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An excerpt from archives copyright 2000 - 2016

The old Welsh surname Fowlkes comes from the popular personal name Fulk. This forename of Norman origin originally came from one of a number of Germanic personal names with the first portion "folk-," which means "people."


The surname Fowlkes was first found in Denbighshire (Welsh: Sir Ddinbych), a historic county, created in 1536 at the Act of Union with England, and located in Northeast Wales, where they held a family seat at "Yr Eifiad" from very ancient times, some say before the 9th century.

Compared to other ancient cultures found in the British Isles, the number of Welsh surnames are relatively few, but there are an inordinately large number of spelling variations. These spelling variations began almost as soon as surname usage became common. People could not specify how to spell their own names leaving the specific recording up to the individual scribe or priest. Those recorders would then spell the names as they heard them, causing many different variations. Later, many Welsh names were recorded in English. This transliteration process was extremely imprecise since the Brythonic Celtic language of the Welsh used many sounds the English language was not accustomed to. Finally, some variations occurred by the individual's design: a branch loyalty within a family, a religious adherence, or even patriotic affiliations were indicated by spelling variations of one's name. The Fowlkes name over the years has been spelled Foulke, Foulks, Foulkes and others.


This web page shows only a small excerpt of our Fowlkes research. Another 183 words (13 lines of text) covering the years 1290, 1691, 1660 and 1661 are included under the topic Early Fowlkes History in all our PDF Extended History products and printed products wherever possible.


Another 38 words (3 lines of text) are included under the topic Early Fowlkes Notables in all our PDF Extended History products and printed products wherever possible.


Many people from Wales joined the general migration to North America in the 19th and 20th centuries, searching for land, work, and freedom. Like the many other immigrants from the British Isles, they made a significant contribution to the development of Canada and the United States. The Welsh and their descendents added a rich cultural tradition to the newly developed towns, cities, and villages. An investigation of the immigration and passenger lists has revealed a number of people bearing the name Fowlkes:

Fowlkes Settlers in United States in the 20th Century

  • Mary E. D. Fowlkes, aged 50, who emigrated to the United States, in 1910
  • Jane Massey Fowlkes, aged 23, who emigrated to Madison, Wis c., in 1922
  • Robert W. Fowlkes, aged 30, who landed in America, in 1924

  • Will Fowlkes, American Democrat politician, Delegate to Democratic National Convention from Georgia, 2008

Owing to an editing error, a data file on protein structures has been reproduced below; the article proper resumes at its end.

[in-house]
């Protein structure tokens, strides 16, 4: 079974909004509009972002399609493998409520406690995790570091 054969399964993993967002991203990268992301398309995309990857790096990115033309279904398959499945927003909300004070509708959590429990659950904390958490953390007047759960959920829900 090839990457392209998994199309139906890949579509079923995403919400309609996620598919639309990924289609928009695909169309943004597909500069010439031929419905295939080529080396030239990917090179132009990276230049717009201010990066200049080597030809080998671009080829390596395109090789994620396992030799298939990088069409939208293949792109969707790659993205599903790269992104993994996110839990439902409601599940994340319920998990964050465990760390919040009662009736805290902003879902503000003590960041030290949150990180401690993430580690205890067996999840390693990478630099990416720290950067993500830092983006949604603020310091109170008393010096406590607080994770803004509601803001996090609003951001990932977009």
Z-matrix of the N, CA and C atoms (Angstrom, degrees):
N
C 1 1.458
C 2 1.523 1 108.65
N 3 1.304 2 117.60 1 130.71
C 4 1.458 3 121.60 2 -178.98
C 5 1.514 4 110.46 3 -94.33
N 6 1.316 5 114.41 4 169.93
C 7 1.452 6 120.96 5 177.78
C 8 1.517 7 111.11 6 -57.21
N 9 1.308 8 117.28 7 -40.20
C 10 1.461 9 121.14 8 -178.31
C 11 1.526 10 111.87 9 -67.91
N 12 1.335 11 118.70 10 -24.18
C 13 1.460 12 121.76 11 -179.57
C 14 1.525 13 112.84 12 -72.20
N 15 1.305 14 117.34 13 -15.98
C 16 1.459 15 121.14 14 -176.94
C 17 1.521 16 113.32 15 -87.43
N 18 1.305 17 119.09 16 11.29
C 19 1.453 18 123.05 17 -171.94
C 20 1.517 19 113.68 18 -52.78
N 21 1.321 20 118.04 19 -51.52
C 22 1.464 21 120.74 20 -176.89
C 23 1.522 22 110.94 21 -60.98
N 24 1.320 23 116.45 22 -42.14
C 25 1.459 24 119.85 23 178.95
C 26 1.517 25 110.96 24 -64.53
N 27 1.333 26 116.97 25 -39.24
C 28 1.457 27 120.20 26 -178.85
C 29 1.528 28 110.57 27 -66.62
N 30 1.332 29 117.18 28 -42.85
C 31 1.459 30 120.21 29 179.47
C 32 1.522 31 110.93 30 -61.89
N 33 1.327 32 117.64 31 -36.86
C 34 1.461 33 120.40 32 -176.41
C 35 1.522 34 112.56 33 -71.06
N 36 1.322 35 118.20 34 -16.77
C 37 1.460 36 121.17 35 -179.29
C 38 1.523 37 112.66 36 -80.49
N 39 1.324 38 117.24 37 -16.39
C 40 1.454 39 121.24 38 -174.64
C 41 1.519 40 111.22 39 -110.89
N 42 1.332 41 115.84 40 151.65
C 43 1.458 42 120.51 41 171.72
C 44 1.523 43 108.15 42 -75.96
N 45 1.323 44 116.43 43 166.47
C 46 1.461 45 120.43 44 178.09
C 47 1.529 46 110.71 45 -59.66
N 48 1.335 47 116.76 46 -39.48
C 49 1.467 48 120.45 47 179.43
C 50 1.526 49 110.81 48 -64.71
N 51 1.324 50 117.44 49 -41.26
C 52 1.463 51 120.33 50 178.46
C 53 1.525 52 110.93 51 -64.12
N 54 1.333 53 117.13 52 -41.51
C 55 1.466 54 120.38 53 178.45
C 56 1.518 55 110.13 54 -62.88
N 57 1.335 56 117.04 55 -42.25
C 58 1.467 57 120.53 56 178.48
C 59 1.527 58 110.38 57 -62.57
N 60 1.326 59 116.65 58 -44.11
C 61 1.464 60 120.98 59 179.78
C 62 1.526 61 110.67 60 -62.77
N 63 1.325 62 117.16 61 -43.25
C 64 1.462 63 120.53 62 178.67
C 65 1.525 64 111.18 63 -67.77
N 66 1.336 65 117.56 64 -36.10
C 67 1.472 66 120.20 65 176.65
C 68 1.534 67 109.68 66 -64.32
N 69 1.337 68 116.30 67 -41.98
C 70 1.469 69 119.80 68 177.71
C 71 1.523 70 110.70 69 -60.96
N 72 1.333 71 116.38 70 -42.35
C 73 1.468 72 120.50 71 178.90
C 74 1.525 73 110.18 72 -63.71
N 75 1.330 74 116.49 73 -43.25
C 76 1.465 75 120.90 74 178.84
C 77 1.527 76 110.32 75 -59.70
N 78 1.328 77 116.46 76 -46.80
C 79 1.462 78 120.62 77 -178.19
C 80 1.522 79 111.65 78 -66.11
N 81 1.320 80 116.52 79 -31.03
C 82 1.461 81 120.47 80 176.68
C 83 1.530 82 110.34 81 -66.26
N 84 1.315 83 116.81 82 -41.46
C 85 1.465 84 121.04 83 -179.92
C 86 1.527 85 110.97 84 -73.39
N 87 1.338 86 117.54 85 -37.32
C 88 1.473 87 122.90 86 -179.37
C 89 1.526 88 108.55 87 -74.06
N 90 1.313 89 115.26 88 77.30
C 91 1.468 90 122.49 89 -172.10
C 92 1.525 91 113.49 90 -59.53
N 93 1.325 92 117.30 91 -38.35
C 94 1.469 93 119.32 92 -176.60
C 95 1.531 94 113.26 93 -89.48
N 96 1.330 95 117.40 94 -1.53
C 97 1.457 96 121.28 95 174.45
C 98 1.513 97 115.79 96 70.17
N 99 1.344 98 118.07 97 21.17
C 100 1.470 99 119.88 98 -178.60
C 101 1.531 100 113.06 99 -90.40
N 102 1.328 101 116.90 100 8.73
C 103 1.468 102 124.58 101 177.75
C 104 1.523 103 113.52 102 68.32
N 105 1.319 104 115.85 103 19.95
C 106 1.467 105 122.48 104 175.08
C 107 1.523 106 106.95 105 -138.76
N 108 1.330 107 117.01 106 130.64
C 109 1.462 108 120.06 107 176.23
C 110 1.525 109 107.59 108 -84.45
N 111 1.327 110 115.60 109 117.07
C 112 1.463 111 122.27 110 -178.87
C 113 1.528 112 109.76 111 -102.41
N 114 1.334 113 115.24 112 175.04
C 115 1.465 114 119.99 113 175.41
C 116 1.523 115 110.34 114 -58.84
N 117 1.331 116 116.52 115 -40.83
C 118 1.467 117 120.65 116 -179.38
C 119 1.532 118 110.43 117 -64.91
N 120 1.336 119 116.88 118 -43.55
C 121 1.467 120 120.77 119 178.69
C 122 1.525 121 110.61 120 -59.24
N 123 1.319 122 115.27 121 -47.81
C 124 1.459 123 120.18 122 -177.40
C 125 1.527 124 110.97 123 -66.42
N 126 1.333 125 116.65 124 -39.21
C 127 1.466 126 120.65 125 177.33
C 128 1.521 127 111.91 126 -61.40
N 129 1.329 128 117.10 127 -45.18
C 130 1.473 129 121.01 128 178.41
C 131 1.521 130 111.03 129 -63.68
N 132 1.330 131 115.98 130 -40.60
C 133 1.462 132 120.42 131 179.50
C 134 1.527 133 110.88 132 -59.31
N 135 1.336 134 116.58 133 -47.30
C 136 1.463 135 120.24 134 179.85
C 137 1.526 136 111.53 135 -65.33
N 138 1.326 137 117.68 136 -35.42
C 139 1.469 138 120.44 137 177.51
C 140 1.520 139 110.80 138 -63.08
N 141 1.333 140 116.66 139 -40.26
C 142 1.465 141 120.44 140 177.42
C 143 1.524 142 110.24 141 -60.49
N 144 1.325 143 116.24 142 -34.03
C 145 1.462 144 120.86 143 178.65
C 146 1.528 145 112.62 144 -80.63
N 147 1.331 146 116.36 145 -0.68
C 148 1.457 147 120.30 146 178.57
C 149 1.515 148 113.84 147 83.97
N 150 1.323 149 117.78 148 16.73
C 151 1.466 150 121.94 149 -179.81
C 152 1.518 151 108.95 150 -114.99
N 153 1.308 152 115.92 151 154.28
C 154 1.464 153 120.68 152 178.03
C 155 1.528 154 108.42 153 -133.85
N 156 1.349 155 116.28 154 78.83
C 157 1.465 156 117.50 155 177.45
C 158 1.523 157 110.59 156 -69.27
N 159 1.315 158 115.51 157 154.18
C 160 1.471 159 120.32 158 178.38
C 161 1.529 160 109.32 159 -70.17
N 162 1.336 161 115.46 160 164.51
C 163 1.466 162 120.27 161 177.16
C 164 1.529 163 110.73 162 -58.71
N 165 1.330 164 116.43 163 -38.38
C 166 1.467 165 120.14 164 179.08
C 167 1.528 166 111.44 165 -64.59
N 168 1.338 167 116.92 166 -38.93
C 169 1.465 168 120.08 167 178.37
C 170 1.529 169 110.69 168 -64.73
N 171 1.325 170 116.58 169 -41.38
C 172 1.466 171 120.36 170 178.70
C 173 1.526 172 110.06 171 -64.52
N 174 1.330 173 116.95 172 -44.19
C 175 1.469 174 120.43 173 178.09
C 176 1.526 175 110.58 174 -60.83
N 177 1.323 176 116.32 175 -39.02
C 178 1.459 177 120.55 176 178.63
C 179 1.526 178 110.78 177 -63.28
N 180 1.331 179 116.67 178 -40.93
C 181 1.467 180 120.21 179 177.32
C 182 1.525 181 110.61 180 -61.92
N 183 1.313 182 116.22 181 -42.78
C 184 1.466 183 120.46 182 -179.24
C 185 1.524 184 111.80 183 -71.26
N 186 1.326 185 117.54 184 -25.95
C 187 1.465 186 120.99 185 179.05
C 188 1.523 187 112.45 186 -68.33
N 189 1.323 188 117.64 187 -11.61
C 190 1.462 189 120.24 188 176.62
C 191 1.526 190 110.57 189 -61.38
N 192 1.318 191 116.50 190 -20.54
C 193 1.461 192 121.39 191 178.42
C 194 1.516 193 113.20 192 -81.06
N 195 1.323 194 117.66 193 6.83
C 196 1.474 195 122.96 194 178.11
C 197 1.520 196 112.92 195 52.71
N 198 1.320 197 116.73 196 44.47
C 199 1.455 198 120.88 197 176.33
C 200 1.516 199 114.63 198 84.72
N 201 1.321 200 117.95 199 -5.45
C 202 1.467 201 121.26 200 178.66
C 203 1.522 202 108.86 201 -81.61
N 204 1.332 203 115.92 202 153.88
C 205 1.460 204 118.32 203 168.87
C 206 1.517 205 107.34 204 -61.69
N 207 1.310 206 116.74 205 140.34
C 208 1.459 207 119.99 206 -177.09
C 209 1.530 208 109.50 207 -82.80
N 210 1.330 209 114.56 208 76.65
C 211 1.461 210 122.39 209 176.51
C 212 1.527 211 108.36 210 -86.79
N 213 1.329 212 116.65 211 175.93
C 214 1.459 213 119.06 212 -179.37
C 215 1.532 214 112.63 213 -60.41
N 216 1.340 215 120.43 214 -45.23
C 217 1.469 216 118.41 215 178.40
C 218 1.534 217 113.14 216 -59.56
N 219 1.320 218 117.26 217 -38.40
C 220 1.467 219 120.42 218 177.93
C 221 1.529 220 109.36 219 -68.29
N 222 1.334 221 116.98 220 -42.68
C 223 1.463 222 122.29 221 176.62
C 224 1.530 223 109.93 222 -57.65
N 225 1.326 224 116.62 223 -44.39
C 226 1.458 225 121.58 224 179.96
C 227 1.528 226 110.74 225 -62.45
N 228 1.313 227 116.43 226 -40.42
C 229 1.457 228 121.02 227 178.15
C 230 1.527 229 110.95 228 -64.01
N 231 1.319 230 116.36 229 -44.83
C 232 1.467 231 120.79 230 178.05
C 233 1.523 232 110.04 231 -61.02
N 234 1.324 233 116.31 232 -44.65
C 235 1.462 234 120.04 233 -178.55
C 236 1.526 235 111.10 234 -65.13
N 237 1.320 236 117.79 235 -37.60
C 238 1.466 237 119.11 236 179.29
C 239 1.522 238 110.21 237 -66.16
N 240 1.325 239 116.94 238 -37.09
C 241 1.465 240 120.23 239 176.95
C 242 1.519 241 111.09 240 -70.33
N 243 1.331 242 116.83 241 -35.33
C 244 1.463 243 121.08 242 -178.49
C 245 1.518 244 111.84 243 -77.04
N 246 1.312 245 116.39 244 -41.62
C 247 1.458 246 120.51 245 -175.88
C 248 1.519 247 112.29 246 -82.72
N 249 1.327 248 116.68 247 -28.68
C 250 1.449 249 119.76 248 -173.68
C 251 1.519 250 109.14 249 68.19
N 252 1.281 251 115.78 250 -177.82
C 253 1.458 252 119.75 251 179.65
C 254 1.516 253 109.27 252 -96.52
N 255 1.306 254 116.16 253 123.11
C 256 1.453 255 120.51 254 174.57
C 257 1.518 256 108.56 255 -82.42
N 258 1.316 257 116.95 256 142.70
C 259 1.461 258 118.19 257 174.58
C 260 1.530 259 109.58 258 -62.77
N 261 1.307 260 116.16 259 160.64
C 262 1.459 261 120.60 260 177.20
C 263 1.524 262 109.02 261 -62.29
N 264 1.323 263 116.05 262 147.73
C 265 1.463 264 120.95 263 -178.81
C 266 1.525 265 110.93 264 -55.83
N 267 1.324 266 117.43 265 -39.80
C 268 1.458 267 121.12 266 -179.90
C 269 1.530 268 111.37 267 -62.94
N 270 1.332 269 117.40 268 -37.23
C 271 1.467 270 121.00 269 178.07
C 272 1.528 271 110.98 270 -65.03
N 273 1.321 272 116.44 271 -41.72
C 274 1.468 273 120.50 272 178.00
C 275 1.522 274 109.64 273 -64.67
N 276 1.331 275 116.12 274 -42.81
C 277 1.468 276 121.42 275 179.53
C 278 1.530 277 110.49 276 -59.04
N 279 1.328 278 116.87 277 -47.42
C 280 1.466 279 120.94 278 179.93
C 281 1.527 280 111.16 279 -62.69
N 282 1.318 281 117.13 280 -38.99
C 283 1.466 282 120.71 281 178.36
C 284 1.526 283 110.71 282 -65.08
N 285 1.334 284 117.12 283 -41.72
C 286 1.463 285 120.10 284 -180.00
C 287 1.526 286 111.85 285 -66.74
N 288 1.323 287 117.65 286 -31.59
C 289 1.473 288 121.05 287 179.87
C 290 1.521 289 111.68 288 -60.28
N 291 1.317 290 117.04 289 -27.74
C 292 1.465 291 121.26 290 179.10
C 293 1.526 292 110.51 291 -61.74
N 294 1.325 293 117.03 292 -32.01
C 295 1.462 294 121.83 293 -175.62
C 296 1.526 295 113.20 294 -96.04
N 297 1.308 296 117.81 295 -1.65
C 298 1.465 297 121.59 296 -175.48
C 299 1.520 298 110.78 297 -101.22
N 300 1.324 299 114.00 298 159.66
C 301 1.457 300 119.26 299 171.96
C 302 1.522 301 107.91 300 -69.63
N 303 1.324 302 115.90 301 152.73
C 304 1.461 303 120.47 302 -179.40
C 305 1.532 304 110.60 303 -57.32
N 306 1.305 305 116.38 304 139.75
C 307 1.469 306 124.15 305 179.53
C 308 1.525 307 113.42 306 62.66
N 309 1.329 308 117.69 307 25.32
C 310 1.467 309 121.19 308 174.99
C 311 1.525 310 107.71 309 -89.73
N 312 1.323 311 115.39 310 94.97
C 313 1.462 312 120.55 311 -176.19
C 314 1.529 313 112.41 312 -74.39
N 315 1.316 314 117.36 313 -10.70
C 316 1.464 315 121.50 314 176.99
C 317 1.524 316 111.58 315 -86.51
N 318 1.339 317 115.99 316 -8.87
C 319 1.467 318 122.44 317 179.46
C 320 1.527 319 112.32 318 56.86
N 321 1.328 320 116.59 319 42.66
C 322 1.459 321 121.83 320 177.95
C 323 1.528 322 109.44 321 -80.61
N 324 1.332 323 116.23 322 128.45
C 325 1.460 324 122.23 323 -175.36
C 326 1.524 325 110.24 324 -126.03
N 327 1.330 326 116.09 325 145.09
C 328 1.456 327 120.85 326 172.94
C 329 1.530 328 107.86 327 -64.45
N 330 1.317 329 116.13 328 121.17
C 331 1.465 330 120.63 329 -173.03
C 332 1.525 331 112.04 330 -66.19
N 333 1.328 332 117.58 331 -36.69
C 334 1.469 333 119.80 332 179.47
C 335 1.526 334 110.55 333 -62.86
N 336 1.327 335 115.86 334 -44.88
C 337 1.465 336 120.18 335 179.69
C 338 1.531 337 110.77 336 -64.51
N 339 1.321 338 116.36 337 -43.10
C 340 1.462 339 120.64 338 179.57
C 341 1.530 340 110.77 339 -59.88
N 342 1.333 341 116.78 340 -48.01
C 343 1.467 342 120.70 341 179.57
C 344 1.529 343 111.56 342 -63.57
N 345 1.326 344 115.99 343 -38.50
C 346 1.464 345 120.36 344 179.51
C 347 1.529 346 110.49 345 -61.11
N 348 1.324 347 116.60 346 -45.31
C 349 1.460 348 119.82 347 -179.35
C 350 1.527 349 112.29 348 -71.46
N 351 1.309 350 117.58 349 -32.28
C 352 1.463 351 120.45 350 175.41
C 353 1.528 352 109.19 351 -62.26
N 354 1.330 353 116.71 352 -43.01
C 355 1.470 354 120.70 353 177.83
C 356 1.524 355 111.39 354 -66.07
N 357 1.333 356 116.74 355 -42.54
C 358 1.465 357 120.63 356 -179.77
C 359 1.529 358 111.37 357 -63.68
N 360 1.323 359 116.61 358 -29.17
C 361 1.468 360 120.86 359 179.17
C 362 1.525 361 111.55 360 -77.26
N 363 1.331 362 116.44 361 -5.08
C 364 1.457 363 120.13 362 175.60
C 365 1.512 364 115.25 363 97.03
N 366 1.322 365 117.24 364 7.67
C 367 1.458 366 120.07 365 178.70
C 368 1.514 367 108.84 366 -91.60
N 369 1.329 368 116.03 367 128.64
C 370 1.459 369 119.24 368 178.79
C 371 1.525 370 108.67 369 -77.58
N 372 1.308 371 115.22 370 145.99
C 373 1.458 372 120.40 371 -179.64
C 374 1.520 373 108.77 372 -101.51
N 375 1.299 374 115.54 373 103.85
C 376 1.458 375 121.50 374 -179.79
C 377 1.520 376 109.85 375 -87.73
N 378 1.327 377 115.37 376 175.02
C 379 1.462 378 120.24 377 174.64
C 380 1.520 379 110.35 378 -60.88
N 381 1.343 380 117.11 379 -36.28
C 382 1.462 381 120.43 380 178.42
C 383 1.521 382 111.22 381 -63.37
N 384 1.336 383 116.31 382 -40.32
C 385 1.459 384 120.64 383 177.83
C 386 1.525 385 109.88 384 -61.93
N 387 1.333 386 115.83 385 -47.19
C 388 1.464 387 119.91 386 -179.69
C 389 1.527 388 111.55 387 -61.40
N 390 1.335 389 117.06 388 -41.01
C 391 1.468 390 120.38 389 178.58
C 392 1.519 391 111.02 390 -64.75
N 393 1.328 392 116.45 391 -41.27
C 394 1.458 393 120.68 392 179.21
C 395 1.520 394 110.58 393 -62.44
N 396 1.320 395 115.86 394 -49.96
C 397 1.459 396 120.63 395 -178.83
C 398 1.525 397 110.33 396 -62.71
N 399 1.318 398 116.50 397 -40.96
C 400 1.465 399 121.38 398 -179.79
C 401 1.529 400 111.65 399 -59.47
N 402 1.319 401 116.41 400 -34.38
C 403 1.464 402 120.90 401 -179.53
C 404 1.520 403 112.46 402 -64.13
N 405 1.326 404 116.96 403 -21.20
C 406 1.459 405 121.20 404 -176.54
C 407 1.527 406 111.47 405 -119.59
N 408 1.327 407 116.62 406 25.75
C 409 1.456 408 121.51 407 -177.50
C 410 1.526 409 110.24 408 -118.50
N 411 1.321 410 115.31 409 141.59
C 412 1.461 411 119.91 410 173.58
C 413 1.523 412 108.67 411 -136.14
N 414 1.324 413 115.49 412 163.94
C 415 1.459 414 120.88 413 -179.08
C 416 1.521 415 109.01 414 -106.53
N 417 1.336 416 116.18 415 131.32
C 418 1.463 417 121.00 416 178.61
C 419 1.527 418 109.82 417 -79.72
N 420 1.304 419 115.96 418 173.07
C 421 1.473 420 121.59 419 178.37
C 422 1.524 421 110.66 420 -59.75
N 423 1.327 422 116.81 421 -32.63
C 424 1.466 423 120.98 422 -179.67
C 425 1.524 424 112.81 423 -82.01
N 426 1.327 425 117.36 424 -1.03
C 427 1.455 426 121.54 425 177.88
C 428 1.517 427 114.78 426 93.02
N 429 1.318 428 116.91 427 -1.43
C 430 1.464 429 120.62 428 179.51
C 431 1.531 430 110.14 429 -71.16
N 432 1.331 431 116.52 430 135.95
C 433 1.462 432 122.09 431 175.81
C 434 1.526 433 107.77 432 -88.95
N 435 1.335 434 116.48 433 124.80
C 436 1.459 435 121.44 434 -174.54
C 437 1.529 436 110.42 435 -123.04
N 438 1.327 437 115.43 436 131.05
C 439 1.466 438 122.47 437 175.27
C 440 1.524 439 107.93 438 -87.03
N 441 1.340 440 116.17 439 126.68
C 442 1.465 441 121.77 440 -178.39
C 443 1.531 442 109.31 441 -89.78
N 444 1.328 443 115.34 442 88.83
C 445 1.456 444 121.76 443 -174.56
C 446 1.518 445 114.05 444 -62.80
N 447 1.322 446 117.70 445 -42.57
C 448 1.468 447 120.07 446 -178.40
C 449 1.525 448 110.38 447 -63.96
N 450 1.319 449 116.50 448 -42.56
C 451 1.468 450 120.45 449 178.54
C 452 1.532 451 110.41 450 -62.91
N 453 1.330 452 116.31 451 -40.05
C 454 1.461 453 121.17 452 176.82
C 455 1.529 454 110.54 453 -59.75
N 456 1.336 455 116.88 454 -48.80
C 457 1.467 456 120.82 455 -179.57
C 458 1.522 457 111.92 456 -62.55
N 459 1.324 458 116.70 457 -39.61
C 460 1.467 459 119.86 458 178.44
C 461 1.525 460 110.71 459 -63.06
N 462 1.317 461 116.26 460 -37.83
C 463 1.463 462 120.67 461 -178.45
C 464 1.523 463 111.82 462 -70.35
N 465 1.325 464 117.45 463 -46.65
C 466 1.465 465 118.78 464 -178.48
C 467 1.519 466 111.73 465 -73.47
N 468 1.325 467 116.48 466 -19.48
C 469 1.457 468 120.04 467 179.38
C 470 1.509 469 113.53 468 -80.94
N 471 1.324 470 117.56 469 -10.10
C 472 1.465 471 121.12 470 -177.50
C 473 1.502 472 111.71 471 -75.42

• M. L. Fowlkes, American Republican politician, Alternate Delegate to Republican National Convention from Alabama, 1896
  • Tremaine Fowlkes (b. 1976), American NBA basketball player
  • Lauren Fowlkes (b. 1988), American soccer player
  • Herman Fowlkes Jr. (1919-1993), American jazz musician
  • Curtis Fowlkes, American jazz trombonist
  • Charles Fowlkes (1916-1980), American baritone saxophonist, best known for his work with Count Basie
  • Alan Fowlkes (b. 1958), retired American Major League Baseball player

The motto was originally a war cry or slogan. Mottoes first began to be shown with arms in the 14th and 15th centuries, but were not in general use until the 17th century. Thus the oldest coats of arms generally do not include a motto. Mottoes seldom form part of the grant of arms: Under most heraldic authorities, a motto is an optional component of the coat of arms, and can be added to or changed at will; many families have chosen not to display a motto.

Motto: Jure, non dono
Motto Translation: By right, not by gift.


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    Other References

    1. Morgan, T. J. Morgan and Prys Morgan. Welsh Surnames. Cardiff: University of Wales Press, 1985. Print.
    2. Weis, Frederick Lewis, Walter Lee Sheppard and David Faris. Ancestral Roots of Sixty Colonists Who Came to New England Between 1623 and 1650 7th Edition. Baltimore: Genealogical Publishing, 1992. Print. (ISBN 0806313676).
    3. Zieber, Eugene. Heraldry in America. Philadelphia: Genealogical Publishing Co. Print.
    4. Burke, John Bernard Ed. The Roll of Battle Abbey. Baltimore: Genealogical Publishing. Print.
    5. Best, Hugh. Debrett's Texas Peerage. New York: Coward-McCann, 1983. Print. (ISBN 069811244X).
    6. Leeson, Francis L. Dictionary of British Peerages. Baltimore: Genealogical Publishing, 1986. Print. (ISBN 0-8063-1121-5).
    7. Filby, P. William and Mary K Meyer. Passenger and Immigration Lists Index in Four Volumes. Detroit: Gale Research, 1985. Print. (ISBN 0-8103-1795-8).
    8. Passenger Lists of Vessels Arriving at Galveston Texas 1896-1951. National Archives Washington DC. Print.
    9. Egle, William Henry. Pennsylvania Genealogies Scotch-Irish and German. Harrisburg: L.S. Hart, 1886. Print.
    10. Bowman, George Ernest. The Mayflower Reader A Selection of Articales from The Mayflower Descendent. Baltimore: Genealogical Publishing. Print.
    11. ...

    The Fowlkes Family Crest was acquired from the archives. The Fowlkes Family Crest was drawn according to heraldic standards based on published blazons. We generally include the oldest published family crest once associated with each surname.

    This page was last modified on 9 February 2016 at 14:53.

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